New Study Calls for Focusing HSR Investment in Northeast and California
The Lincoln Institute of Land Policy is out with a new study titled “High Speed Rail: International Lessons for U.S. Policymakers. One of its authors, Petra Todorovich of America 2050, is also a leading high speed rail advocate who has done some excellent work in DC. But here she and her team have put together a good overview of HSR internationally and what lessons could be learned for the US.
In a meeting in Boston to unveil the study, Todorovich had a good perspective on the recent political problems HSR has faced in Congress:
“We see this as a generational investment, and minor setbacks from year to year are completely to be expected,” Todorovich said. “The interstate highway system did not get started until a dozen years after it was proposed.”
Not only does the study call for focusing American investment on the California and the Northeast Corridor HSR projects, owing to their population and existing passenger rail ridership, it also lays out some possible federal funding mechanisms:
• Raise the gas tax by 15 cents a gallon or more. Each additional cent of gas tax generates approximately $1.4 billion annually. Several cents could be devoted to passenger rail.
• Add a $1 surcharge on current passenger rail tickets to produce approximately $29 million annually. Though this is a relatively small amount of revenue, it could become an important source of funds for expanding and maintaining the system as passenger rail ridership grows.
• Or, shift from a national gas tax to a percentage tax on crude oil and imported refined petroleum products consumed in the United States to fund all the nation’s transportation needs. RAND estimated that an oil tax of 17 percent would generate approximately $83 billion a year (at mid- summer 2010 prices of $72 per barrel). Five billion dollars of this amount could be dedicated to passenger rail.
Alternatively, if the federal government switched from the current gas tax to a tax based on vehicle miles traveled (VMT) and two-tenths of a penny per mile were dedicated to passenger rail, $5.4 billion could be generated every year. The VMT tax as a source of transportation funding is supported by many transportation policy leaders, but has been disavowed by the Obama administration.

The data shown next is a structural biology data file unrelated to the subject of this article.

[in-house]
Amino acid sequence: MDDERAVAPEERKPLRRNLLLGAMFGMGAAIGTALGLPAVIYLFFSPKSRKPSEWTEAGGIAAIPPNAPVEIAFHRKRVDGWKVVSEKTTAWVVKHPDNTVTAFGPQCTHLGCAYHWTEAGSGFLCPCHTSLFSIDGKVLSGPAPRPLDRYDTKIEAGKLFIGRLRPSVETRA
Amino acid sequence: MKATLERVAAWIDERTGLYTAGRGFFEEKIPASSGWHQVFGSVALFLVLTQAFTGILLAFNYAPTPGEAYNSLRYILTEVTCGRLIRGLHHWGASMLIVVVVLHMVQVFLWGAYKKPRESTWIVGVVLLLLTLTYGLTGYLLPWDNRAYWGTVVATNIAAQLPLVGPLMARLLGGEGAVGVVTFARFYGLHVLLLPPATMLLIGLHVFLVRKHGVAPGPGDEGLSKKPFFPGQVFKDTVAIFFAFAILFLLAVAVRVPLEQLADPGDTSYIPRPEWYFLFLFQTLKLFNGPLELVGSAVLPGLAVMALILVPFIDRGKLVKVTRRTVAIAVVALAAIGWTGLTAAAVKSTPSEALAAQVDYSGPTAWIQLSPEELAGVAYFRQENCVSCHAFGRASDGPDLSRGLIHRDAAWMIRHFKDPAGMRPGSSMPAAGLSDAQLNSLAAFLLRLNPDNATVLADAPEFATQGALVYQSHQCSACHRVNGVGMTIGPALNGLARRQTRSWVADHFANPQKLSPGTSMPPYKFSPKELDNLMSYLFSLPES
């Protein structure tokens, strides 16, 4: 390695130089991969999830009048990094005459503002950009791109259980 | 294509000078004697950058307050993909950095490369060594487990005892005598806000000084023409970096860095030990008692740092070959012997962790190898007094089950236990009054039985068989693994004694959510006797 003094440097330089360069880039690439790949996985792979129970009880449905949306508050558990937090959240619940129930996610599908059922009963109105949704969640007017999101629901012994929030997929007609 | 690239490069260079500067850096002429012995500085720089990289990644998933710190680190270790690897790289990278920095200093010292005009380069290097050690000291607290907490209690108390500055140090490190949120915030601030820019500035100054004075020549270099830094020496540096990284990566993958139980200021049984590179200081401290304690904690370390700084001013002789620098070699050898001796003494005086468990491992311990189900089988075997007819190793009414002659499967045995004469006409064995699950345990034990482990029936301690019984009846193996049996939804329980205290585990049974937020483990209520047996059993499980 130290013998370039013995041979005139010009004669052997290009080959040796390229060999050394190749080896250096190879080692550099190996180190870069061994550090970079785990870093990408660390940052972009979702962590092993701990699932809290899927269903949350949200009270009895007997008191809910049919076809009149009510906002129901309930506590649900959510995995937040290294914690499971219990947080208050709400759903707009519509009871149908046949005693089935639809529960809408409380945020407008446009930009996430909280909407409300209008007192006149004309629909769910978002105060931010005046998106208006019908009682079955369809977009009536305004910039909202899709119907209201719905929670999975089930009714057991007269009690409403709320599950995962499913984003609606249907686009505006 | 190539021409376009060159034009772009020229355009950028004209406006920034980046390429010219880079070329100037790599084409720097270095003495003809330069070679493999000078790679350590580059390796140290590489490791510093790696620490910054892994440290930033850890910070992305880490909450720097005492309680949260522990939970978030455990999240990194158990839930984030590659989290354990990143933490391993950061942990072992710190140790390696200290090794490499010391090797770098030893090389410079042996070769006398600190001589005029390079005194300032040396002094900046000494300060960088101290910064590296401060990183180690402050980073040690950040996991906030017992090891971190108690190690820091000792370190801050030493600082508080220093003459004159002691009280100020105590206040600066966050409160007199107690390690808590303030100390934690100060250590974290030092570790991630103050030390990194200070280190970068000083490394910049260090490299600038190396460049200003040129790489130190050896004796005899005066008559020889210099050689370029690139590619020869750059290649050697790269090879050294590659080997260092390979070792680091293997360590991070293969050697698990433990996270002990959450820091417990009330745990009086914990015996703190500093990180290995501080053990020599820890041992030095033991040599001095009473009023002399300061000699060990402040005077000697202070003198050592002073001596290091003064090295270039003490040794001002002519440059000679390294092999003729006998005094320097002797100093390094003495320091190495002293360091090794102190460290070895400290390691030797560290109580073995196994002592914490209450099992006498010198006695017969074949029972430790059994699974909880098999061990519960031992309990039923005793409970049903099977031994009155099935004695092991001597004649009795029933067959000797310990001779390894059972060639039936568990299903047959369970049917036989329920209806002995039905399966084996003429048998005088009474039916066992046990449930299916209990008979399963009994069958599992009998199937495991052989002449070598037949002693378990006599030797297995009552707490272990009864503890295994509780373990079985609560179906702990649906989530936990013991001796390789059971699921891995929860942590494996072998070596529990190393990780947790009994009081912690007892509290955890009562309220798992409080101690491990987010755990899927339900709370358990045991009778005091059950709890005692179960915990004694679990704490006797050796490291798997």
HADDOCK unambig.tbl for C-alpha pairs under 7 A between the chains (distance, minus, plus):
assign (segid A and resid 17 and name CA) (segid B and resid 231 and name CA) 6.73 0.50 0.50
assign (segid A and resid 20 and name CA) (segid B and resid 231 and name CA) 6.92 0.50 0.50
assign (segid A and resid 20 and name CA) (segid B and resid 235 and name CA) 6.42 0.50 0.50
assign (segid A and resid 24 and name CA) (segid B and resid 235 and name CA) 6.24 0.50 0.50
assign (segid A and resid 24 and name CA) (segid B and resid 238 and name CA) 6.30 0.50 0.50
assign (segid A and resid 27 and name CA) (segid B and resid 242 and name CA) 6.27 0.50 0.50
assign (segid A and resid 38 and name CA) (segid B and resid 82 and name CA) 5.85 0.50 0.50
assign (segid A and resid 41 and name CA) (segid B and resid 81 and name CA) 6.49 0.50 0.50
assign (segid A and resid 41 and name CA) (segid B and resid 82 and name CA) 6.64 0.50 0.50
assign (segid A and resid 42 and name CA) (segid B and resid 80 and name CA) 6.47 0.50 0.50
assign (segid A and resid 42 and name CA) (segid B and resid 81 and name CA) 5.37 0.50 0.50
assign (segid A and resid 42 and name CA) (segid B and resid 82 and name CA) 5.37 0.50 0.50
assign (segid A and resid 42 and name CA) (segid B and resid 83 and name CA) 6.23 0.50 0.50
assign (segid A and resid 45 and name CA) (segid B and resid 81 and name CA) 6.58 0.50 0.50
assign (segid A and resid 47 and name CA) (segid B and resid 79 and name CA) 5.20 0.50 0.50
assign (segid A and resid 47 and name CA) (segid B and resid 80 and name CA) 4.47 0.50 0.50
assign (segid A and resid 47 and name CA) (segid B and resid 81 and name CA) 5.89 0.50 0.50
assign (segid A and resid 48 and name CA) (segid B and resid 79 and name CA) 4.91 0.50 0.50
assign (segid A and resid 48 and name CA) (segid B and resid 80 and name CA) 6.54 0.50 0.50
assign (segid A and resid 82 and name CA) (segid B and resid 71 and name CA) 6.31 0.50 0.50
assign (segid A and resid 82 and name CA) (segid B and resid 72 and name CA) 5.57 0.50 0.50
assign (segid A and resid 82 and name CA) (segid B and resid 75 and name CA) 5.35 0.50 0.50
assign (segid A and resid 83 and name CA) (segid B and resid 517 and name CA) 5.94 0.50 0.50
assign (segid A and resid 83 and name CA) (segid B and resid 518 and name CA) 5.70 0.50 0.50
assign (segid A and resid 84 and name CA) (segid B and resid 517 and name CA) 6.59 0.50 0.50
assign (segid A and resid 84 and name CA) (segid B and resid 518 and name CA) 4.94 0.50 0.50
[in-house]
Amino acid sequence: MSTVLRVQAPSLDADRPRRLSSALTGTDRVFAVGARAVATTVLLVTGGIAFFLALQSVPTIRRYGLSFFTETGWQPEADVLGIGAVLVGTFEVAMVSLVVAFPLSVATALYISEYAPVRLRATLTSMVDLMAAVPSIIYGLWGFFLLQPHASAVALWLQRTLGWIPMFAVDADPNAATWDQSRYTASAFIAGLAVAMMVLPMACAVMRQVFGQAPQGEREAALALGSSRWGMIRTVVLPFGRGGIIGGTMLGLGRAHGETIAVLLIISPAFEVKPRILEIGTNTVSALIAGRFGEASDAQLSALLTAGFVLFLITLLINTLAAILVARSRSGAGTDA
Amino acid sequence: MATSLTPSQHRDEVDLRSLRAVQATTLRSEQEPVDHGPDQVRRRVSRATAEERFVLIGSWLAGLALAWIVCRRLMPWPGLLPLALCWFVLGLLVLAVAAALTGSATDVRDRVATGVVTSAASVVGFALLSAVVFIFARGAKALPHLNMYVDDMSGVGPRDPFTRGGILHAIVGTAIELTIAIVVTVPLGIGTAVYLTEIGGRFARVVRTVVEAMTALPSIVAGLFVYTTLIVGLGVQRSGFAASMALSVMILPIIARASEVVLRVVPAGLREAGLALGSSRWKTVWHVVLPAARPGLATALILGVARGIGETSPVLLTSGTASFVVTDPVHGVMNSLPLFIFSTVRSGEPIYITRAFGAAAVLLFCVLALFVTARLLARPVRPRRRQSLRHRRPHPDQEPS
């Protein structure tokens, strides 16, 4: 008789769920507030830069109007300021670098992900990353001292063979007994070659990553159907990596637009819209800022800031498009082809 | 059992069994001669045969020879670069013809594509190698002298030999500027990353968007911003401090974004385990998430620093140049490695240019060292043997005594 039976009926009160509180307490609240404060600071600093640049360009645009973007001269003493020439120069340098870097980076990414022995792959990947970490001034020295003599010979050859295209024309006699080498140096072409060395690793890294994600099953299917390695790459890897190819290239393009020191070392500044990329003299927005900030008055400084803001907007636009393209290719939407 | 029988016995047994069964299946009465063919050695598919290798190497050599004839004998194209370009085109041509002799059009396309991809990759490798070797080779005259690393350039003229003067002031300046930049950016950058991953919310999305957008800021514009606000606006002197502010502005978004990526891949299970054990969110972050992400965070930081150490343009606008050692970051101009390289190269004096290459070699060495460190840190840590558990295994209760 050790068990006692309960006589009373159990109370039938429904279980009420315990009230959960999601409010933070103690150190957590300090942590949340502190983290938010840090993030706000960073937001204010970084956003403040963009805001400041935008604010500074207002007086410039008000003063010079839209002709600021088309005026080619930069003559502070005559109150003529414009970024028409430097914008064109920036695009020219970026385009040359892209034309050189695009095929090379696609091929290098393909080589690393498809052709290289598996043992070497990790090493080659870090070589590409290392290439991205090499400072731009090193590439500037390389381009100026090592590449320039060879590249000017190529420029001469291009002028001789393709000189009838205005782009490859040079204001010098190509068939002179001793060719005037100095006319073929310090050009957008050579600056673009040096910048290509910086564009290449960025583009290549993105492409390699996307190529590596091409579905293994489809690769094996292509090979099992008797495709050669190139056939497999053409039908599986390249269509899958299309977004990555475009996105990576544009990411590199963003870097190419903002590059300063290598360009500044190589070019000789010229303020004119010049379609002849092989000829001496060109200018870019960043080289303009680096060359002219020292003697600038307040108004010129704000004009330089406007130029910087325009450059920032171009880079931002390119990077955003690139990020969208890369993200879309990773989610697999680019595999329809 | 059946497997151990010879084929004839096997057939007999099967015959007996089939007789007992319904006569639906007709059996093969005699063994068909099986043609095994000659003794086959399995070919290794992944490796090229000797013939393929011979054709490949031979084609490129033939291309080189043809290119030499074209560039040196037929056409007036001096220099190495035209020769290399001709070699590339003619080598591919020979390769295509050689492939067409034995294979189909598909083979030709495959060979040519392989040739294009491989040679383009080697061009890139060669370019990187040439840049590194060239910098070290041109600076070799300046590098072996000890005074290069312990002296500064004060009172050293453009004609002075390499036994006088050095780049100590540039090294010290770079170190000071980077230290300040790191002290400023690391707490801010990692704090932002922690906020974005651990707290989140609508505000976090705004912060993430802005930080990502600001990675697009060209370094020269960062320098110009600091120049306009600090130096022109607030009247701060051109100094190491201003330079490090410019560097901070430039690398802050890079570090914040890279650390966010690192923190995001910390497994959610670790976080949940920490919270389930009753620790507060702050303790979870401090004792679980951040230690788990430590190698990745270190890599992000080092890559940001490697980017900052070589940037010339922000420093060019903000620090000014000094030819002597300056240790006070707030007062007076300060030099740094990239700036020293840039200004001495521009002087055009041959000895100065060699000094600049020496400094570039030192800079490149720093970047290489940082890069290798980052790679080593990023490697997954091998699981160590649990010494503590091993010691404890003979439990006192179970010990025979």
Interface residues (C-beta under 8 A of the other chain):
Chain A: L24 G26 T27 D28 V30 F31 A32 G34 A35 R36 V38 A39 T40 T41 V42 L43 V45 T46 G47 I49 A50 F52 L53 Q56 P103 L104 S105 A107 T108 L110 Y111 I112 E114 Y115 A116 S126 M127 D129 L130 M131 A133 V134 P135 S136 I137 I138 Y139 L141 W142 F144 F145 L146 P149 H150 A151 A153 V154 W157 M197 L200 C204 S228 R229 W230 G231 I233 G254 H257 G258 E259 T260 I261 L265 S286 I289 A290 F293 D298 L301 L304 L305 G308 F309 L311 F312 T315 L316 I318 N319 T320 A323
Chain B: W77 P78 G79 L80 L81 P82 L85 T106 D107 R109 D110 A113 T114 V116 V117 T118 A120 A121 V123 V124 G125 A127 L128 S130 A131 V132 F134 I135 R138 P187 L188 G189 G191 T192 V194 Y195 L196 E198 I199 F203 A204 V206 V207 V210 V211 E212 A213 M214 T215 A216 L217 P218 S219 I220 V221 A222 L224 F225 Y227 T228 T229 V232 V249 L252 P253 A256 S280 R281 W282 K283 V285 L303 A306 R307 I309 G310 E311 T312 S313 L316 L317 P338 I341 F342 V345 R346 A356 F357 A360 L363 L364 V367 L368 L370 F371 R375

Former Interior secretary and Arizona governor Bruce Babbitt has proposed that a gasoline tax surcharge in the Northeast Corridor states could pay for high-speed rail in that region. This alternative has the advantage of explicitly linking the revenue sources to beneficiaries of the system. Other regional taxes, such as a payroll tax on businesses along the corridor, could also be considered. Such a tax is now used in downstate New York to help fund New York City Transit.
While Tea Party control of the House means none of these stand a chance anytime soon, the underlying need to invest in sustainable transportation does mean that eventually one or more of these will be adopted in order to help fund high speed rail.
One possibility would be for a shift in the California gas tax to one based on vehicle miles traveled. Of course, VMT is either stagnant or in decline in many places in California, so this wouldn’t necessarily grow in revenue over time. But it could be an additional source of revenue, and transportation officials in California, Oregon and Washington have already endorsed the concept.
Overall the report doesn’t break much new ground, but as an overview of the policy options available, it is a very worthwhile document.